How I accidentally got addicted to Dragon Age

While I’ve been playing video games for a long time, I didn’t get properly into them until I was in high school. Growing up, our house had a Nintendo 64 and a GameCube, so Nintendo games were a staple of my childhood: my brother and I delighted in kicking our mom’s butt in Mario Kart; it was always a serious endeavour to sit down and puzzle out the latest dungeon in Ocarina of Time or Wind Waker; and when my brother and I had a disagreement, we’d settle it with Super Smash Bros. Melee.

(Fun fact: Pokémon Snap was the first game I ever played – and the only Pokémon game I’ve ever touched, unless you count Pokémon Go I guess. Oops.)

It was a big deal when my brother got an Xbox 360. He taught me how to use a 360 controller so I could help him out with Halo and Gears of War when his friends couldn’t come over. And while I certainly enjoyed those games, they were games that I only really ever played with other people – my brother or my friends. It wasn’t until I was introduced to RPGs that my relationship with video games became a little… problematic.

Dragon Age: Origins came out in November 2009, when I was in Grade 12 and starting to prep for my first round of diploma exams. I’d never played an RPG before. I’d never even heard of BioWare before, but my friends Renee and Morgan were fervently in love with Baldur’s Gate and Neverwinter Nights and they seemed pretty pumped about this new IP. So, lo and behold, when my brother bought DA:O for the 360, I figured I’d give it a try.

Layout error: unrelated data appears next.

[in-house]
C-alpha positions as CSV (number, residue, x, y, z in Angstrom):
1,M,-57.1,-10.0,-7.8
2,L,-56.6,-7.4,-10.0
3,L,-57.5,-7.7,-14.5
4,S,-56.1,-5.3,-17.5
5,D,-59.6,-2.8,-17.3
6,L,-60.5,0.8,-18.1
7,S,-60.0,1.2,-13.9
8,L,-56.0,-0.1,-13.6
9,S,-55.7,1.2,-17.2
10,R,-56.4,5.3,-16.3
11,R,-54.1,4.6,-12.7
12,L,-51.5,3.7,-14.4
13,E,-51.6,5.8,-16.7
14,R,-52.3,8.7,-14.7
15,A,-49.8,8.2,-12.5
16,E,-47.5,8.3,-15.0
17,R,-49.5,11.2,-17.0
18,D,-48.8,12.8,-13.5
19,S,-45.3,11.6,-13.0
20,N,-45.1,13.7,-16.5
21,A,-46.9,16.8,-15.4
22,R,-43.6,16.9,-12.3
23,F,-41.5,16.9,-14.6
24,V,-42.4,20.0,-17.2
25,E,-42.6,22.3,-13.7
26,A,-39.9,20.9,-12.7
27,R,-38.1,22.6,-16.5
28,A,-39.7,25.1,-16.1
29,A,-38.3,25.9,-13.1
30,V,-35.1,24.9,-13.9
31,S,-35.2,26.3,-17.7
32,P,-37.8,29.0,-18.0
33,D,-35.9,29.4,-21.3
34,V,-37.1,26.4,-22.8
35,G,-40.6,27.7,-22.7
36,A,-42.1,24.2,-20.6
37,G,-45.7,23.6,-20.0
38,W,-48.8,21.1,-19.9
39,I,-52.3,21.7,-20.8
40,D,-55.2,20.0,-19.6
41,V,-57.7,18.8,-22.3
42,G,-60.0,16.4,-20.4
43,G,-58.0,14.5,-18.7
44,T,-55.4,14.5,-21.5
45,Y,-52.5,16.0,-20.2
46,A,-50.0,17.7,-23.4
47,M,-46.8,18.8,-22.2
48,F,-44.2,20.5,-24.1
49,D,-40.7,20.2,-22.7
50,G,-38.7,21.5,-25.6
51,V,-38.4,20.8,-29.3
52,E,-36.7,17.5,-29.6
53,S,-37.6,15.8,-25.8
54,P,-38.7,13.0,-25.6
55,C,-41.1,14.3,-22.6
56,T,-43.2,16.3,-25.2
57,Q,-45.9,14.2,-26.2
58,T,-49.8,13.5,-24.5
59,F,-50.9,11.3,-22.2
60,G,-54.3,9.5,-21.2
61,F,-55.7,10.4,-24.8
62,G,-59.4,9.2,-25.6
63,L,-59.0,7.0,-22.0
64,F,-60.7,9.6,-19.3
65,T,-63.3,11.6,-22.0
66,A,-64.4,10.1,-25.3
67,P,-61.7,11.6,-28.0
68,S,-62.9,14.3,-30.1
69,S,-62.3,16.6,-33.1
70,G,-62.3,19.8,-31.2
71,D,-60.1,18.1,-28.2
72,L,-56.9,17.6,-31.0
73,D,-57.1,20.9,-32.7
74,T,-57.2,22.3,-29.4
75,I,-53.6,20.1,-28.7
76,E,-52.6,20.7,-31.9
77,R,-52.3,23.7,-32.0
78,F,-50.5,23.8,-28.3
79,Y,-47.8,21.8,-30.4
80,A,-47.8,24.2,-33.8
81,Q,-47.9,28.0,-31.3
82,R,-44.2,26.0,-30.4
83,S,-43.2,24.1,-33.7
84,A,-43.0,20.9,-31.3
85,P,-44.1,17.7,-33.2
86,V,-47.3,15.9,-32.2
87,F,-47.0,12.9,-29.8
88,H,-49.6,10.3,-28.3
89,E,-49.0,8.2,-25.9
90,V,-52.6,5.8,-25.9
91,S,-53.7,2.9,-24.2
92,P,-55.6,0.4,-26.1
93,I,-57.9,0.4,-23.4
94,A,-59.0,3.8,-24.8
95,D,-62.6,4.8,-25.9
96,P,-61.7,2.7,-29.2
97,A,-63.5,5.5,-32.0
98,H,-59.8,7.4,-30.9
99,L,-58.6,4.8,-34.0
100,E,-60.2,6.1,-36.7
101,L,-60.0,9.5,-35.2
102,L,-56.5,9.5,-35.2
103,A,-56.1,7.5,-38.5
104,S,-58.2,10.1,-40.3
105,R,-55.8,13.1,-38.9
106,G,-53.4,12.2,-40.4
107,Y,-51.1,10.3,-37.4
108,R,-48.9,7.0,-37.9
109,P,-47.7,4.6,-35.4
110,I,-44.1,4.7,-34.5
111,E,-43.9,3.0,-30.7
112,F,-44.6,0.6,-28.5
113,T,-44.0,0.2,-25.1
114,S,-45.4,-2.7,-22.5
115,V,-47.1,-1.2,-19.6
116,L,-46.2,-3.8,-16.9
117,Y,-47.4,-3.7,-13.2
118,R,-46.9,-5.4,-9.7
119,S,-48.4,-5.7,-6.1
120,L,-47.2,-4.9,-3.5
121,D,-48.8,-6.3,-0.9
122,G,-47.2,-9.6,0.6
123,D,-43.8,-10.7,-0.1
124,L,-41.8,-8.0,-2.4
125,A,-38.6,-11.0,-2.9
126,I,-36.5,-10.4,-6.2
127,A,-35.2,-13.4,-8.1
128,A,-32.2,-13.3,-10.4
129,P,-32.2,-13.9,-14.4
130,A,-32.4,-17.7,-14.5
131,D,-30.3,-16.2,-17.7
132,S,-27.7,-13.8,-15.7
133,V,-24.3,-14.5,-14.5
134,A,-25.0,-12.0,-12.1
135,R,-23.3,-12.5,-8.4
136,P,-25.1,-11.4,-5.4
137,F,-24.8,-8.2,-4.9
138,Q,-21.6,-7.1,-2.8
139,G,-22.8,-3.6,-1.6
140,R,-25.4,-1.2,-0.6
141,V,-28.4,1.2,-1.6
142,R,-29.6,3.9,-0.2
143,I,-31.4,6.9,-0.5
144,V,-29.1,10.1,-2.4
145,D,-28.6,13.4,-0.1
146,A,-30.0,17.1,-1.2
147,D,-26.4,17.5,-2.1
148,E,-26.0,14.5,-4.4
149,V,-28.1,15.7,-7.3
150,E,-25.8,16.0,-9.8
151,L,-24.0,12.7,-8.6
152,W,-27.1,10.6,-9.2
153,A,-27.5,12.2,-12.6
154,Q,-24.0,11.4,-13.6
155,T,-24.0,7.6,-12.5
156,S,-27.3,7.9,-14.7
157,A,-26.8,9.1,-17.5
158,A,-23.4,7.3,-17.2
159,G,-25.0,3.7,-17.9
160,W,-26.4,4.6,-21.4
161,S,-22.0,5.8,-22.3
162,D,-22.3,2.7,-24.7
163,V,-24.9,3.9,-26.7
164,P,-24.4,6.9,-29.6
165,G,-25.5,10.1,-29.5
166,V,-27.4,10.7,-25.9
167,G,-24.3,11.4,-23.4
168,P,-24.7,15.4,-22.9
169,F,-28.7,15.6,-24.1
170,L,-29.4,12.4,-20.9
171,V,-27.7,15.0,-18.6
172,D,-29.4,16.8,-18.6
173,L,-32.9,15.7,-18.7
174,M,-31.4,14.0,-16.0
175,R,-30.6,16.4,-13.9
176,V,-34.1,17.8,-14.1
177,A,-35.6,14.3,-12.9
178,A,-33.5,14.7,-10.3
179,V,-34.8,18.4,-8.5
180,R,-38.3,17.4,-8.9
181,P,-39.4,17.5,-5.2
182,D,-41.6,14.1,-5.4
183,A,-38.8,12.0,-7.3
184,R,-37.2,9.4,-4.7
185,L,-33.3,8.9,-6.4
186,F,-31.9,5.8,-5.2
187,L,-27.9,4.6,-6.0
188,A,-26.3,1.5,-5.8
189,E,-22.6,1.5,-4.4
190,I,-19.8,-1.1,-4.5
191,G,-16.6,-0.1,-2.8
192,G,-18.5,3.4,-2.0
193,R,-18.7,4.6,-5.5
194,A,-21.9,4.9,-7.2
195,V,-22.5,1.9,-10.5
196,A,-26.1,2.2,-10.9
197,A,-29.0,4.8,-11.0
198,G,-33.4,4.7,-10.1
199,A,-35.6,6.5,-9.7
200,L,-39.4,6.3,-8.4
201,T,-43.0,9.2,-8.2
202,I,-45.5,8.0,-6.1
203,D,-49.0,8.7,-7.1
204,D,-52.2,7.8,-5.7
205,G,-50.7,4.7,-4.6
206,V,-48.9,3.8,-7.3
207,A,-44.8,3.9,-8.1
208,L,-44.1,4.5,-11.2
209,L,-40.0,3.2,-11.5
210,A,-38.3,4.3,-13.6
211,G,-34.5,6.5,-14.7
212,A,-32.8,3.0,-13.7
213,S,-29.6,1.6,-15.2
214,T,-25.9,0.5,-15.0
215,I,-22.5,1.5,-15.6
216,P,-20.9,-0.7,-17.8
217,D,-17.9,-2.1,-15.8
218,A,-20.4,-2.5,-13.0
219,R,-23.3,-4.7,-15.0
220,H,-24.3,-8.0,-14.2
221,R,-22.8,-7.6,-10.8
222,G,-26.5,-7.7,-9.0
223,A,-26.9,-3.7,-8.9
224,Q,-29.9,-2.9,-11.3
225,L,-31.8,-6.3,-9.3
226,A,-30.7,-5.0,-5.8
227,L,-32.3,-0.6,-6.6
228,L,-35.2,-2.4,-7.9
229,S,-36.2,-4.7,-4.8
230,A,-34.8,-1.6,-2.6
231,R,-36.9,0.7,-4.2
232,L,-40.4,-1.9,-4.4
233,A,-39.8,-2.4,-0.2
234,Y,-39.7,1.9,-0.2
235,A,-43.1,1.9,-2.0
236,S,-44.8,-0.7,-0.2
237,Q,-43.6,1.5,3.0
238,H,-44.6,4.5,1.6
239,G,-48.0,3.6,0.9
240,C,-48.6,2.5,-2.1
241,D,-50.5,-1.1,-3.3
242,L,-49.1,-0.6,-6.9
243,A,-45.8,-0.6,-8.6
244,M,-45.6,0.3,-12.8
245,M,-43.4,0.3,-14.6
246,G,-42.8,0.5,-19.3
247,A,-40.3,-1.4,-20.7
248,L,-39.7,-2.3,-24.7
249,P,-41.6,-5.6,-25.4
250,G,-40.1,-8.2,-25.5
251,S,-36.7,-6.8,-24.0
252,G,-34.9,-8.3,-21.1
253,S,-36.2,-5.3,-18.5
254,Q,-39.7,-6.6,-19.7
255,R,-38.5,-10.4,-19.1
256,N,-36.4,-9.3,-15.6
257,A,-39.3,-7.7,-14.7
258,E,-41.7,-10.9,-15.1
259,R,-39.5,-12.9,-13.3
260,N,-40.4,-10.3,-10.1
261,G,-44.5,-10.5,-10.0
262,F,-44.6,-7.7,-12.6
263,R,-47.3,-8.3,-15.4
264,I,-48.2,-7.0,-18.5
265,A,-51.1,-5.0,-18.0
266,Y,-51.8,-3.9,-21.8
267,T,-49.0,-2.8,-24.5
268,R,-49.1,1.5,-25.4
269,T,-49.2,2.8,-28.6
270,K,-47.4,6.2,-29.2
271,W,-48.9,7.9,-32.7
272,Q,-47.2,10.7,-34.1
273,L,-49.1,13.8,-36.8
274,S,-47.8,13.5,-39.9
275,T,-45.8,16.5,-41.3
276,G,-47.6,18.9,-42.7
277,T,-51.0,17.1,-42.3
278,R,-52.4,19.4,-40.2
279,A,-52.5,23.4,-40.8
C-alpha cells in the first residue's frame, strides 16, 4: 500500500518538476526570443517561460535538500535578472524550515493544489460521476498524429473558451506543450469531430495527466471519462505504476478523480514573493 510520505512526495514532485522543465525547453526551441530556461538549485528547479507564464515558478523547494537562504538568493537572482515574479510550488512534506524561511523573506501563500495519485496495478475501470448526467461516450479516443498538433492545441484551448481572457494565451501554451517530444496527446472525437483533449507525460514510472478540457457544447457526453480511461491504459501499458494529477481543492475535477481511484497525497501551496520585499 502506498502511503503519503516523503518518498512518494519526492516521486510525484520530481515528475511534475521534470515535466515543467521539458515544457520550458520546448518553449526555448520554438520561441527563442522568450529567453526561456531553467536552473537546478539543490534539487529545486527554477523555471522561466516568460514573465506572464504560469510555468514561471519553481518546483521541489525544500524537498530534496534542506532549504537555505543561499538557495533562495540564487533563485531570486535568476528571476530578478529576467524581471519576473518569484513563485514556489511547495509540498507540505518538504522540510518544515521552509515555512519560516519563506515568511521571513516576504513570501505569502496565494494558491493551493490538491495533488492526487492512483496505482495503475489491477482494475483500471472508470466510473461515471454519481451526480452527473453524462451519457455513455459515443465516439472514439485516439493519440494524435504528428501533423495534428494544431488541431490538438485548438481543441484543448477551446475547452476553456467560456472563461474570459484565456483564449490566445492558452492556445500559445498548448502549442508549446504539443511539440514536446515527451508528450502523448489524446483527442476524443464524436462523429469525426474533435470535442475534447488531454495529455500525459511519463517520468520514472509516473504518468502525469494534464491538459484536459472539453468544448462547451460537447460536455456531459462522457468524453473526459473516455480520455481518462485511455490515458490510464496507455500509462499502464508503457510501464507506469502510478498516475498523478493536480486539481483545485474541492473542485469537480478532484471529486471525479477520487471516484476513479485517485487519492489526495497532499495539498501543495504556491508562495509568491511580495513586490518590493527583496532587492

It started out innocent enough. I was a little disappointed when I realized it was a single-player game. Up until then, video games had always been a social activity for me. Where was the fun, I wondered, in playing a game by yourself? But I created a character – a female city elf rogue named Sorya – and started my first campaign to see what all the fuss was about.

In Origins, you play as the Warden – a character recruited basically by accident into an elite order of fighters sworn to protect the world from monsters. After your first big battle goes awry, you and another new-ish recruit Alistair are all that’s left of the Grey Wardens, and it’s up to the two of you to gather armies and allies to kill a giant fuck-off dragon (as you do).

After figuring out how combat worked – and learning that throwing myself into the middle of a group of enemies probably wasn’t the best tactical choice as a squishy rogue – I started to pay attention to the dialogue between the characters. That was what really hooked me: the characters and how they were written. I knew logically that they were just bits of code combined with graphics and a voice actor, but a big part of the reason I fell in love with the game was the act of developing relationships with these characters.